Survival of the Strongest

Pasadena's Anthony Clark is the world's strongest man. You'd think that would make him famous. You'd be wrong.

And maybe it isn't, as his 1,000-pound squat wins him no special treatment. While he's talking to me, more obviously happy than I've ever seen him, his companions all leave. Just as Clark is about to hurry off, now late for an appointment, the gym manager shuffles over and semi-apologetically asks him to break down his weights. This strikes me as the equivalent of asking the world heavyweight boxing champion to make sure all the cups and gloves are put away, but Clark doesn't take offense. I help him unload one end of the barbell, then limp home with a sore back.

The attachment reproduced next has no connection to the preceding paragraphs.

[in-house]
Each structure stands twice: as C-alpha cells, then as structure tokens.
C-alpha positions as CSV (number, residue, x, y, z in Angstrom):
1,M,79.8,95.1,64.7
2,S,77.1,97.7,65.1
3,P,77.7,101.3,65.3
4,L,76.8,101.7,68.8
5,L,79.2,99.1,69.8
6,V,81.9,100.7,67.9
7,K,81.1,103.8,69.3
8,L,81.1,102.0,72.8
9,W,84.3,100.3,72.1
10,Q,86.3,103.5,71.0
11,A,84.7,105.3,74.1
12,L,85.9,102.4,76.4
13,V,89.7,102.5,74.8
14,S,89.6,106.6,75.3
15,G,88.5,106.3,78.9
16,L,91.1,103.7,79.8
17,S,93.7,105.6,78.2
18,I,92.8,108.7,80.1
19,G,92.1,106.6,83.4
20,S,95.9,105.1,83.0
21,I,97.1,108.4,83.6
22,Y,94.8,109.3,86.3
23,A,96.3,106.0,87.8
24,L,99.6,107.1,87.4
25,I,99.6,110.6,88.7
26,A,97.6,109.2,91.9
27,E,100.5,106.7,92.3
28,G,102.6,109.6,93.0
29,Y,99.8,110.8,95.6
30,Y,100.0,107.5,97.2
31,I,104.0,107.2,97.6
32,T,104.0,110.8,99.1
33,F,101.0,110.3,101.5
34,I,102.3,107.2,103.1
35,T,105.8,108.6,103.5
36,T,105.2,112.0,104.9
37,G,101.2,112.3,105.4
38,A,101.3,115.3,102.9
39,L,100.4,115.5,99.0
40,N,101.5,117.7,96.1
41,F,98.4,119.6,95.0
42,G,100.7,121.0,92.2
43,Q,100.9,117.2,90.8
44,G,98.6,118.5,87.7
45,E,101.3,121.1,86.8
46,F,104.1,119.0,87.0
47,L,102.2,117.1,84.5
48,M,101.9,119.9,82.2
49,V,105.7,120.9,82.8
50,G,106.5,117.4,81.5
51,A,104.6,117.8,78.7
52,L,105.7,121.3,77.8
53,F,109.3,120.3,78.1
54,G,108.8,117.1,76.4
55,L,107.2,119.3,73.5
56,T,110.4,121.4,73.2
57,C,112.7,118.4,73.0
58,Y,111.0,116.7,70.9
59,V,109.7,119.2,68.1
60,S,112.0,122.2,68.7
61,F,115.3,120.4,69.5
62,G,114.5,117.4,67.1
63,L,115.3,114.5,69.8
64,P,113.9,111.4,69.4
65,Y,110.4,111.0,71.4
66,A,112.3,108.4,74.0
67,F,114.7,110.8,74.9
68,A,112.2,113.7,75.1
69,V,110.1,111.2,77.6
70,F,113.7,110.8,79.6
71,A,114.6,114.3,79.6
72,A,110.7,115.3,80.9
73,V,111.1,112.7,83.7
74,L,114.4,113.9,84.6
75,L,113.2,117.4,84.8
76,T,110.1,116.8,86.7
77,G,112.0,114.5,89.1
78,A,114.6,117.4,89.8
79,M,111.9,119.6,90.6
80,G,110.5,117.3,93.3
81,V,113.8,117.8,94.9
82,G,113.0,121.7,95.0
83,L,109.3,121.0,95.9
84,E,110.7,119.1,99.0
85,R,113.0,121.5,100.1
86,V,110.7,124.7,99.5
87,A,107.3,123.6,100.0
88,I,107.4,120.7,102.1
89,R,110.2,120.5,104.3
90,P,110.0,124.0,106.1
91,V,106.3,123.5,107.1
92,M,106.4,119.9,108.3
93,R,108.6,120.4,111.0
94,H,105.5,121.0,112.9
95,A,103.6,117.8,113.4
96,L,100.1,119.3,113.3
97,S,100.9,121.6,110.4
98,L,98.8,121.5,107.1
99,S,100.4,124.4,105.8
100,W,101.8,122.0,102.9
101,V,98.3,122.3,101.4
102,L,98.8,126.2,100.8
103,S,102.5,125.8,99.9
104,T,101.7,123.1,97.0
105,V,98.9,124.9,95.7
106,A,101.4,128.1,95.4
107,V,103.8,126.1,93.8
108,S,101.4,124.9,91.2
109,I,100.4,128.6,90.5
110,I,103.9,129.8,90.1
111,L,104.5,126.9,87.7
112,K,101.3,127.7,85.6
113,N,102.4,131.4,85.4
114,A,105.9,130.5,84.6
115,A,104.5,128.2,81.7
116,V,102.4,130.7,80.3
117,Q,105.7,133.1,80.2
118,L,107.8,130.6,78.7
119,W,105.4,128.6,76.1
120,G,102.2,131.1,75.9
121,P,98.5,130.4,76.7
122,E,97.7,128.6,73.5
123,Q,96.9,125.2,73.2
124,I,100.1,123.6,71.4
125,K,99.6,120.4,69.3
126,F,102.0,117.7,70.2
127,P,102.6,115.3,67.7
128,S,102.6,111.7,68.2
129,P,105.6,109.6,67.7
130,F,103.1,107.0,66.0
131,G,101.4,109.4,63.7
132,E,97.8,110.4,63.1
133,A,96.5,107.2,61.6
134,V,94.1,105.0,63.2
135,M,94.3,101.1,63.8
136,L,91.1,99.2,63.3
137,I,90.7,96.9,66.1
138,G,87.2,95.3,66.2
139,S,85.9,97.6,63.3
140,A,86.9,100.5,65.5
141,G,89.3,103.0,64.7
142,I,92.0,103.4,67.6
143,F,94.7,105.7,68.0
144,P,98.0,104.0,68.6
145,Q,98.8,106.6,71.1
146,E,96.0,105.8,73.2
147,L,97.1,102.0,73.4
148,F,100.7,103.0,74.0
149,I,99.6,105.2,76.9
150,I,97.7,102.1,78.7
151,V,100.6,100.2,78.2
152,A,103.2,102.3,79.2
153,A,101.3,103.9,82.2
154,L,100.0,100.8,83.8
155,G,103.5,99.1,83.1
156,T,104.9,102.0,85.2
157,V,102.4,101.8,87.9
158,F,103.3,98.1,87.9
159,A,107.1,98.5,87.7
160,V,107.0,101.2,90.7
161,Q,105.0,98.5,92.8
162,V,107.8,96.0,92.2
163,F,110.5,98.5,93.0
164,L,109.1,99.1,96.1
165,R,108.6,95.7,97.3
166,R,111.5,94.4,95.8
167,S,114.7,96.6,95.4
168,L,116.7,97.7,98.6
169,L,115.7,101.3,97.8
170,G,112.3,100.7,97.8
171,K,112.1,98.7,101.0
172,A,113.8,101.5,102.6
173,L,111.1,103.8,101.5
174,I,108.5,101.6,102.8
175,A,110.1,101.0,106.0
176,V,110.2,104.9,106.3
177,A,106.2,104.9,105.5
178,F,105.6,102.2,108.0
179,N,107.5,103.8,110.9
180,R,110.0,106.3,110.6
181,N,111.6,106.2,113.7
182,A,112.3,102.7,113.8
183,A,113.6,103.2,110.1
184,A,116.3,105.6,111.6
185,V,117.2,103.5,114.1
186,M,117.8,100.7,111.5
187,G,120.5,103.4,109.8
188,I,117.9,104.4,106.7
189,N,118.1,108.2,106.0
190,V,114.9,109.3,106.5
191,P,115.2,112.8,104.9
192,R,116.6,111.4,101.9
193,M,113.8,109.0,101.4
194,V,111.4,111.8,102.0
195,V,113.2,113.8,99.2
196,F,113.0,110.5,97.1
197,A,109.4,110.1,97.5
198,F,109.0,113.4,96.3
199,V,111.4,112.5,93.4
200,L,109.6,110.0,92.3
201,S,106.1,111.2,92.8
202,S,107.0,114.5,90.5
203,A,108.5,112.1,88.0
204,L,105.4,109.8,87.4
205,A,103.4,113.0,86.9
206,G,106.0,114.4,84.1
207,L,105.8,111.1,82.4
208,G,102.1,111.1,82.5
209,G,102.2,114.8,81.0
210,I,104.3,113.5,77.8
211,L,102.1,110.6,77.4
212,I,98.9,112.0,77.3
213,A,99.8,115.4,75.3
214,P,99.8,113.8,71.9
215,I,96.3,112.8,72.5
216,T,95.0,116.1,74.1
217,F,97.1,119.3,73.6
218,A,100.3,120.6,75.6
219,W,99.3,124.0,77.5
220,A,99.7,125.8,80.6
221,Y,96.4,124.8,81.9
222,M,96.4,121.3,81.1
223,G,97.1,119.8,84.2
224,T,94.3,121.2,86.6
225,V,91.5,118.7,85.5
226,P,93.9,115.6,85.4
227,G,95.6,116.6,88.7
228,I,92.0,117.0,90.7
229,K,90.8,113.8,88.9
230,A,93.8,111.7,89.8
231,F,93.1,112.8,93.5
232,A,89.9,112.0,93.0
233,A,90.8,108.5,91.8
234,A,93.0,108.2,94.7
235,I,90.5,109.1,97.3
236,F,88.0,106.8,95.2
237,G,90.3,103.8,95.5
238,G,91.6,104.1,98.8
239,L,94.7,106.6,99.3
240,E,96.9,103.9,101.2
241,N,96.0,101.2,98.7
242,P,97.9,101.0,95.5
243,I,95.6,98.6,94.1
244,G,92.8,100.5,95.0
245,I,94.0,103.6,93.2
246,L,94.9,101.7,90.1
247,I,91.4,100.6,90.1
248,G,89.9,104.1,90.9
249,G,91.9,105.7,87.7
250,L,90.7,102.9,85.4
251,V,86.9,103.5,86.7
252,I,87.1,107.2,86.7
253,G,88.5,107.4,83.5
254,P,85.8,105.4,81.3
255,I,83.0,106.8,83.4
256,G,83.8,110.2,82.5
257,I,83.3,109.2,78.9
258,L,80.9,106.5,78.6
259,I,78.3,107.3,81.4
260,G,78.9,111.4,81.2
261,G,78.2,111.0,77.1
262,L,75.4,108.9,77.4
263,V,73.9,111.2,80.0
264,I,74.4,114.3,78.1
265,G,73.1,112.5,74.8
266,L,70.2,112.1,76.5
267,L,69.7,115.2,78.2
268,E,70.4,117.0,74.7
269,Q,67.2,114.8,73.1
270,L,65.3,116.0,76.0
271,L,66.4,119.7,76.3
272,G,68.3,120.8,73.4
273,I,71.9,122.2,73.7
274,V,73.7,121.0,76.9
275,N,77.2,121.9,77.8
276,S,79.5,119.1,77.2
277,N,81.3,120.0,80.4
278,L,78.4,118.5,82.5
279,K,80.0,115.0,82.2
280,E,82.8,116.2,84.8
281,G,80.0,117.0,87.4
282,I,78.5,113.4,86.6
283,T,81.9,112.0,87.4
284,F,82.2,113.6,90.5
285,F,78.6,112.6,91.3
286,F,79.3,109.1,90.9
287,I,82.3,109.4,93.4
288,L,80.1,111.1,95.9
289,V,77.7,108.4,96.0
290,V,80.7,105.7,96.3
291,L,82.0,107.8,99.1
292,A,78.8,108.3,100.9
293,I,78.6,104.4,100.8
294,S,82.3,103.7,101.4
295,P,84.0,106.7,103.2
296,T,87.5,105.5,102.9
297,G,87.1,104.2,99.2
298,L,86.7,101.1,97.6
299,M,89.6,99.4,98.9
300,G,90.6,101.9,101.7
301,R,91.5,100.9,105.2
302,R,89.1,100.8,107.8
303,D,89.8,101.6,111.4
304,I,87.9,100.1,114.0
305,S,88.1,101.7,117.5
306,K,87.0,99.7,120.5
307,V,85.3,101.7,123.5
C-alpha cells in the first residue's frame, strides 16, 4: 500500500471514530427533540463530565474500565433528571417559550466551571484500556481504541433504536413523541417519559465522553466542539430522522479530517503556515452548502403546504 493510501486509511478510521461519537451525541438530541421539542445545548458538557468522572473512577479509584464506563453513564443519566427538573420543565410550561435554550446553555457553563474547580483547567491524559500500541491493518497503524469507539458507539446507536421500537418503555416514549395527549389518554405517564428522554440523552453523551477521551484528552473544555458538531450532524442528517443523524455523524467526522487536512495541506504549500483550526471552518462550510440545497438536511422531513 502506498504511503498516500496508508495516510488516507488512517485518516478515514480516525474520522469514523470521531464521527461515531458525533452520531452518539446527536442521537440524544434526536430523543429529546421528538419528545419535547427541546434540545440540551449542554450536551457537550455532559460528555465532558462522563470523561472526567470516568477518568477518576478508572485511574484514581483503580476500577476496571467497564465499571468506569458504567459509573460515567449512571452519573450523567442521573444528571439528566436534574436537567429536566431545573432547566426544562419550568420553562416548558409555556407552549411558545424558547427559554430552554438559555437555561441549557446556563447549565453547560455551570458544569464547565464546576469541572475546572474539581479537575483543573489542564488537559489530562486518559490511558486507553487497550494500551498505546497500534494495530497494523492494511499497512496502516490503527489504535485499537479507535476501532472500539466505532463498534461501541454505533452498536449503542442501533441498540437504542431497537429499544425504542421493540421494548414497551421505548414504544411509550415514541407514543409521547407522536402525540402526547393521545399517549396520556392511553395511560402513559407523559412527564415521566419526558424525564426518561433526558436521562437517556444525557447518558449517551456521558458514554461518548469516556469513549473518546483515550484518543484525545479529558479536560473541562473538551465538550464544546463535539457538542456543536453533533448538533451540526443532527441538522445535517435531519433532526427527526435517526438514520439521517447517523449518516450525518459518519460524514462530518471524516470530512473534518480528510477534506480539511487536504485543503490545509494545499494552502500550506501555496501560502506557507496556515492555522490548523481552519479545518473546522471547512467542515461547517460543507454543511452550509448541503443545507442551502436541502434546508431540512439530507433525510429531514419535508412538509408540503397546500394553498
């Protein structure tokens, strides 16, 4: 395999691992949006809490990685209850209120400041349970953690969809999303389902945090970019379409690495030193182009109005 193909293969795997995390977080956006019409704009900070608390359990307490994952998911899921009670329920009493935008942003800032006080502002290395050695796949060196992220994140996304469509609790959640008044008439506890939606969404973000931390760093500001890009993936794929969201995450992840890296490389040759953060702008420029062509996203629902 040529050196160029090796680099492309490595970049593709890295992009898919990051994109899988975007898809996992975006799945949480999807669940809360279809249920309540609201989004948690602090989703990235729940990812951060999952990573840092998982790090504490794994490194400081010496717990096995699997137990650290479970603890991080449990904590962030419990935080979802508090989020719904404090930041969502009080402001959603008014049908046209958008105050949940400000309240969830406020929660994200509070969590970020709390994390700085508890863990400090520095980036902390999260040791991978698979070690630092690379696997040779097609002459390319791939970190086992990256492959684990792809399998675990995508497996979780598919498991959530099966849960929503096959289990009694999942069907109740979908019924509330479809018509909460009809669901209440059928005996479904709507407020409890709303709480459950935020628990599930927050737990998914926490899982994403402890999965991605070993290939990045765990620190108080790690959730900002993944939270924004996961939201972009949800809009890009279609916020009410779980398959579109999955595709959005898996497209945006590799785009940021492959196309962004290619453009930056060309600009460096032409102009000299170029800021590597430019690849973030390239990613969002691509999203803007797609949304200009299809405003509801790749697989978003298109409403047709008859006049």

But my back hasn't begun to tighten up as we stand in the Gold's Gym parking lot, where Clark starts up his van from 50 feet. From a distance, I hear how its air-conditioning and stereo howl. Clark wants to keep enjoying his moment, but he has to force himself to hurry. "I'm going to be late," he says.

"Just tell them you're the World's Strongest Man," I suggest. "If you're late, it'll just have to be okay."

"I wish it worked like that," he answers, then climbs up into his singing van.

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